2. Building up a “retirement fund” yielding enough interest to live off
This is phase 2 of the grand plan. Once we are firmly on the property ladder, we can start directing our energy towards the ultimate goal securing a satisfactory ‘freedom fund’.
Initially, I thought this would be the hardest calculation, but as it turns out, the formula for working out the necessary size of said fund is simple enough for even me to comprehend. The key number you need to work it out first of all is your annual income requirement that you are happy to live on. Remember, this number excludes rent/mortgage payments as the idea is to own your house outright by this stage, but it does include everything else that you need to live on a daily basis. You can also scratch off costs directly related to employment – commuting would be an example of that.
For us, I can look back at previous years’ figures in my budget spreadsheet to see exactly how much money I spend each year (excluding rent, for this calculation).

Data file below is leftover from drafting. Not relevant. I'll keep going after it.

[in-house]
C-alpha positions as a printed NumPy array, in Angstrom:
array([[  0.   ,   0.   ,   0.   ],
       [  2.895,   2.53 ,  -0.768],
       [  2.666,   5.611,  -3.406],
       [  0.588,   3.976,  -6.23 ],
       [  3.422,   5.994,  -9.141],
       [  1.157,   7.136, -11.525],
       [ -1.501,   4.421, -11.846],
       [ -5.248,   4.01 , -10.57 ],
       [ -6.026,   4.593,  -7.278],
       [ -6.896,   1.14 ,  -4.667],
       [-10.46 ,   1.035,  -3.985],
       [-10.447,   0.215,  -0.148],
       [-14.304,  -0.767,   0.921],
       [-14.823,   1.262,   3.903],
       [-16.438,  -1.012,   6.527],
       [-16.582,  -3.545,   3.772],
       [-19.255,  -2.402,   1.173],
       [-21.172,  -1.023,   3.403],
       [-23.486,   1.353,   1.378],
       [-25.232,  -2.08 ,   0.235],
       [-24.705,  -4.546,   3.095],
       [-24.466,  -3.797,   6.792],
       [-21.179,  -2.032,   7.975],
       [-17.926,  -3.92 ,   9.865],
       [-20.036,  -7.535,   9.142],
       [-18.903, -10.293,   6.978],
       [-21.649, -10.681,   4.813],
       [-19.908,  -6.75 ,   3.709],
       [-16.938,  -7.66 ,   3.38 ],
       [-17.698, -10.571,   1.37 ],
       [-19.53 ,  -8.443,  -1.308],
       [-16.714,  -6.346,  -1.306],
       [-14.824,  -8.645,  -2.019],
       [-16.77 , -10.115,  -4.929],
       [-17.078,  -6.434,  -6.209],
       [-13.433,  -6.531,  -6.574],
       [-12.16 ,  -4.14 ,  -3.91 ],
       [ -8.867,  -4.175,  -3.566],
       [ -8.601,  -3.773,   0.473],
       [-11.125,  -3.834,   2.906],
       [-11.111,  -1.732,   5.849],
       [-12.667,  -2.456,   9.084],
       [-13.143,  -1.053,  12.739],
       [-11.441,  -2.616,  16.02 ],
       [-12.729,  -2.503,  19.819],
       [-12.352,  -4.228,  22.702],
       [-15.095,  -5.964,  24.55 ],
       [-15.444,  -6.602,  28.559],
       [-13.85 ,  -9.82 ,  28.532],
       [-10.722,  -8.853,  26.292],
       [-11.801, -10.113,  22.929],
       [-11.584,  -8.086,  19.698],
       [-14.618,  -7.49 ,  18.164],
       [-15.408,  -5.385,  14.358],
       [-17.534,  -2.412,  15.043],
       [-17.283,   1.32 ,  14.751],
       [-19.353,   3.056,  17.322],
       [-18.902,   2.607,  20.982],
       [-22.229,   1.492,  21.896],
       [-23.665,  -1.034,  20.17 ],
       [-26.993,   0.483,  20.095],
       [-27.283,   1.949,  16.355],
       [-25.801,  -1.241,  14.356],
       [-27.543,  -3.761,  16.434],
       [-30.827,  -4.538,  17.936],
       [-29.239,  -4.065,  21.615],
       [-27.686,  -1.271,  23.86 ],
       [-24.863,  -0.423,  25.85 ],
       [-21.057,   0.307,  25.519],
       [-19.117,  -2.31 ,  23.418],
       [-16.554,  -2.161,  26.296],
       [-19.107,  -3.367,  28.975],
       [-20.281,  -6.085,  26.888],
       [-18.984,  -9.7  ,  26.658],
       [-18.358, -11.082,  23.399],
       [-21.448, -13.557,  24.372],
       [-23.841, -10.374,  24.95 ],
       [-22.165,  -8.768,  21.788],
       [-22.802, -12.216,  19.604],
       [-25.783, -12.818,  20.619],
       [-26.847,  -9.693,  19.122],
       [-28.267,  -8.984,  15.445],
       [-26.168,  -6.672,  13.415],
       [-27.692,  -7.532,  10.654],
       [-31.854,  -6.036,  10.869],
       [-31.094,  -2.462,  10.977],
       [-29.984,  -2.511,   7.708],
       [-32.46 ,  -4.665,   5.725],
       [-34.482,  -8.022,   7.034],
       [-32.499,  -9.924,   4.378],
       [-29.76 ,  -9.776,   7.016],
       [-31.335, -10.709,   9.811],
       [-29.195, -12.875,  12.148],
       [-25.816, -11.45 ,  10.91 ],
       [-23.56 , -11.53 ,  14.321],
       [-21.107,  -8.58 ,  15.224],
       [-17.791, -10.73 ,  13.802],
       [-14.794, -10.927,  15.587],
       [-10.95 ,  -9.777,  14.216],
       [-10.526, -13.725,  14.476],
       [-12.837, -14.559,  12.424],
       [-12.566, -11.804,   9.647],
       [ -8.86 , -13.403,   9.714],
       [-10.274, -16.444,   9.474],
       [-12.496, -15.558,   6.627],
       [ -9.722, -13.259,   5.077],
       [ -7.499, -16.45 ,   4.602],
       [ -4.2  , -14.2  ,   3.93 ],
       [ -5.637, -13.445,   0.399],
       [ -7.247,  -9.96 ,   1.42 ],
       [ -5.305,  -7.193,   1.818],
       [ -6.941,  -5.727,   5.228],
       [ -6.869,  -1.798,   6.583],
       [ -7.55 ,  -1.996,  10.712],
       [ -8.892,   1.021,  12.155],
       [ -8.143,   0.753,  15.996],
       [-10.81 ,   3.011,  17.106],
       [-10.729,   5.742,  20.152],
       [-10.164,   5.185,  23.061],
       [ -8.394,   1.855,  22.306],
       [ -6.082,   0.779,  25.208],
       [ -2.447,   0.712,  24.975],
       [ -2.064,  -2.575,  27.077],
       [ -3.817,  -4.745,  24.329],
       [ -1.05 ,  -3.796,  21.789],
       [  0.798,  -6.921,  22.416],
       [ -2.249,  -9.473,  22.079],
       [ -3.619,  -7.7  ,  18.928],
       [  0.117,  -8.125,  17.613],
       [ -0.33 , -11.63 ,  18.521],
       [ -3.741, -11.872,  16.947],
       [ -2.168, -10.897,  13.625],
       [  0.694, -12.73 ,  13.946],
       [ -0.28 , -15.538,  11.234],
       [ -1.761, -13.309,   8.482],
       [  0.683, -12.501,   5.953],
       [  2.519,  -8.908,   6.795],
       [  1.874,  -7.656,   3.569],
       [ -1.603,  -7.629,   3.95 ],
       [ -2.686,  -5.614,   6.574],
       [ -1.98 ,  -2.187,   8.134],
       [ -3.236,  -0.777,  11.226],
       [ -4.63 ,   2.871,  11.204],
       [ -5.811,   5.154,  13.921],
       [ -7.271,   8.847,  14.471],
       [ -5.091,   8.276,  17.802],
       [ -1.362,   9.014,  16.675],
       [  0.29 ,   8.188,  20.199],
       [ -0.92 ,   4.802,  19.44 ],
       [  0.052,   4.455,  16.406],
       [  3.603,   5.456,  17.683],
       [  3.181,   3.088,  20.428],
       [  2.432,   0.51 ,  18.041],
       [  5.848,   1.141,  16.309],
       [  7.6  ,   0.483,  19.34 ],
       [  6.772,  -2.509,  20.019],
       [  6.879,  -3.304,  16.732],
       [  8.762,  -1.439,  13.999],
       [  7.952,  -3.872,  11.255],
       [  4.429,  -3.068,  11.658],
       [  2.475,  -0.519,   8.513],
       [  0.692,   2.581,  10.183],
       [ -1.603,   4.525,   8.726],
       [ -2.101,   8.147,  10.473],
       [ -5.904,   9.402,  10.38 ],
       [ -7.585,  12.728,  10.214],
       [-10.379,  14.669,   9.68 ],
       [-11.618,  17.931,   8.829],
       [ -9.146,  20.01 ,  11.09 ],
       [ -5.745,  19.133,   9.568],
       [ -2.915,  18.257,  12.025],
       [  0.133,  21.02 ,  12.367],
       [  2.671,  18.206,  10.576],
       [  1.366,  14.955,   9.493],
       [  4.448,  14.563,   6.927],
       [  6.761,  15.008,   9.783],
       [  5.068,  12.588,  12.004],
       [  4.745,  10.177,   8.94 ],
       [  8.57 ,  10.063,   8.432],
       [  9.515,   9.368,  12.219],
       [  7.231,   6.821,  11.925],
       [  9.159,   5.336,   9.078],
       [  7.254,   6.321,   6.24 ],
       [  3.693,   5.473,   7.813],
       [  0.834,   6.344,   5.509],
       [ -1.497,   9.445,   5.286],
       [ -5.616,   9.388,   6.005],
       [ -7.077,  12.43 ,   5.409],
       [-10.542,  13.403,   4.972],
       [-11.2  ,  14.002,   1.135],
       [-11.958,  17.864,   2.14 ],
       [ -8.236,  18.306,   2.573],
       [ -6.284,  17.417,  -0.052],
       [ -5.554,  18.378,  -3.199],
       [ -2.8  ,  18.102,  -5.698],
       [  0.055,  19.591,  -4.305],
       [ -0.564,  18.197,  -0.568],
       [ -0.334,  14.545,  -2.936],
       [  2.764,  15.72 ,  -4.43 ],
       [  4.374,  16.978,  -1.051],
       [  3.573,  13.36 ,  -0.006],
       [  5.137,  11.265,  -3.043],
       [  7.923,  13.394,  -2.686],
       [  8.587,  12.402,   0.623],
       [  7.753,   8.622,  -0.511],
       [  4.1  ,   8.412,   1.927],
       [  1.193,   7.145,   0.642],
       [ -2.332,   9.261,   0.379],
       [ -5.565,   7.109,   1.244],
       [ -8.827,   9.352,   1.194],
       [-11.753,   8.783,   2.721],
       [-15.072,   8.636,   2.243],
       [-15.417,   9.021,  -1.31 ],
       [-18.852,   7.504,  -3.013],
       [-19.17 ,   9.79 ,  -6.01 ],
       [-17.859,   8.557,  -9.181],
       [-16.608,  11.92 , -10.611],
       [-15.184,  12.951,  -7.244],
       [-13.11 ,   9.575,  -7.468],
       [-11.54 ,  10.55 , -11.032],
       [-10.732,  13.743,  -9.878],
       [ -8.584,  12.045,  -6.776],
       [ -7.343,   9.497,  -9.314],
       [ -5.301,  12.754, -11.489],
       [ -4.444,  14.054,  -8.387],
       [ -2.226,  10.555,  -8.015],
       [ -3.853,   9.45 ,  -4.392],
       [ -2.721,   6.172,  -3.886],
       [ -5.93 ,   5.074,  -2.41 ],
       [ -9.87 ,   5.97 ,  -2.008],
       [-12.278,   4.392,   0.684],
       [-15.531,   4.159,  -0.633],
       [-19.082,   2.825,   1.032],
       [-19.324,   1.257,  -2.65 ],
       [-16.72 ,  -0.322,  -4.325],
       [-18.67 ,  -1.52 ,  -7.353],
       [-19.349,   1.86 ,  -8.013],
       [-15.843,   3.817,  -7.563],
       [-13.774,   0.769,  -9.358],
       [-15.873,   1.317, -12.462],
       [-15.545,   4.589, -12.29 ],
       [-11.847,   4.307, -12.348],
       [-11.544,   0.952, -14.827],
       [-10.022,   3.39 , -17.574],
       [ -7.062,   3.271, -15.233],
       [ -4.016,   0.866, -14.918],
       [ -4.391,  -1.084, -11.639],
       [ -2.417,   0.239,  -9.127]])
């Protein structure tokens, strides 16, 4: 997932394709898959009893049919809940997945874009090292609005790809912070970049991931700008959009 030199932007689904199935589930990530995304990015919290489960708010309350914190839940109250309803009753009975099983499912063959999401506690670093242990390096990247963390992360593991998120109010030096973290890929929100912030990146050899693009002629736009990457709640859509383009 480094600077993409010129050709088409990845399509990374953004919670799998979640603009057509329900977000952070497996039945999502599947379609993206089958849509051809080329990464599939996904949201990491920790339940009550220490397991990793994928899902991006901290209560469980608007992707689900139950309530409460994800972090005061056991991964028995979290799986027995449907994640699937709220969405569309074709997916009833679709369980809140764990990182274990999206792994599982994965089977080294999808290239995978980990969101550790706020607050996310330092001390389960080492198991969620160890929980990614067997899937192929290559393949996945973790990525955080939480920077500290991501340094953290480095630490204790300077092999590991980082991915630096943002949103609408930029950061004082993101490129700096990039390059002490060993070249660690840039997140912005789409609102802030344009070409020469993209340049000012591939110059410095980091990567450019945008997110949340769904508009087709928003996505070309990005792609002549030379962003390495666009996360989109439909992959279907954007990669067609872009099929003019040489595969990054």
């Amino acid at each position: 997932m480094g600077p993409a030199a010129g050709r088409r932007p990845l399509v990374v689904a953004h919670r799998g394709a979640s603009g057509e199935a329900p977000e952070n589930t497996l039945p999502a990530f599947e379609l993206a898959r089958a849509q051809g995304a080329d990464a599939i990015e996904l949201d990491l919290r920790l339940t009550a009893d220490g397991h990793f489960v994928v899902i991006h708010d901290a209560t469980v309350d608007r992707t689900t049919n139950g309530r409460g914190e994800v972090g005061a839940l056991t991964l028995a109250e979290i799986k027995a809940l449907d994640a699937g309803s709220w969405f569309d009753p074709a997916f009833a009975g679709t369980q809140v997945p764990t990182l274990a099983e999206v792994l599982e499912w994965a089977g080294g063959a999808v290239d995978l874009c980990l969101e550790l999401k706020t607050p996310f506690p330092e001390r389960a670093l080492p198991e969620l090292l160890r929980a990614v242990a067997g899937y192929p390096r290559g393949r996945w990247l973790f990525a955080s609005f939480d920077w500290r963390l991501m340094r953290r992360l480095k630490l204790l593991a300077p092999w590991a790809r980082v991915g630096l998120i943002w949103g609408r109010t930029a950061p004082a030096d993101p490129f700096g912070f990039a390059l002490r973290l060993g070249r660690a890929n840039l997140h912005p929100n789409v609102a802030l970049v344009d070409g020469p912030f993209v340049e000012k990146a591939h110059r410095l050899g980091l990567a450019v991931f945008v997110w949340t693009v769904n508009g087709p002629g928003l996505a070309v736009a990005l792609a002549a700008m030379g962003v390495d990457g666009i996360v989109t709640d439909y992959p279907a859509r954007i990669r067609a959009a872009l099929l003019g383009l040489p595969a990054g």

So, this table shows that my most expensive year in the last three years was just shy of £5,000 – we can double that to allow for my partners expenses, bringing our annual income requirement to £10,000. However, we don’t truly plan on living like students forever, so it would be reasonable to increase the number to account for things like running a car, maintenance on the house, funding hobbies, travel etc. I don’t think it’s unreasonable to now suggest a ballpark figure of £20,000 per annum as a comfortable amount with a bit of headroom.
Brilliant! Now what?
Conventional wisdom on t’internet seems to suggest that withdrawing no more than 4% of your retirement fund per year is a sustainable rate in order to protect your capital (the so-called “safe withdrawal rate” [SWR]). Since we intend to withdraw from this fund over a longer time period than most would and after having done some intense research on where this 4% figure comes from, it seems sensible to lower this number to 3%, just for the sake of a bit more security. Better to have and not need, than to need and not have – particularly in the context of financing the rest of your life.
Now we’re ready for the equation:
Desired Annual Income x (1 divided by SWR) = Retirement Fund
Plugging in our figures:
£20,000 x (1 divided by 3%) = £667,000
There we go. A retirement fund of £667,000 with a real (post-inflation) rate of return of 3% – below the historical average, hence the extra buffer of security – will afford us a perpetual, inflation-linked annual income of £20,000. Easy peasy.
Let us assume for one moment that a nice house out in the countryside will cost £350,000, add that to the retirement fund of £667,000 and all we need is… ah… a cool £1mil.
Better start saving up…
Thoughts or comments? Let us know in the comment section below!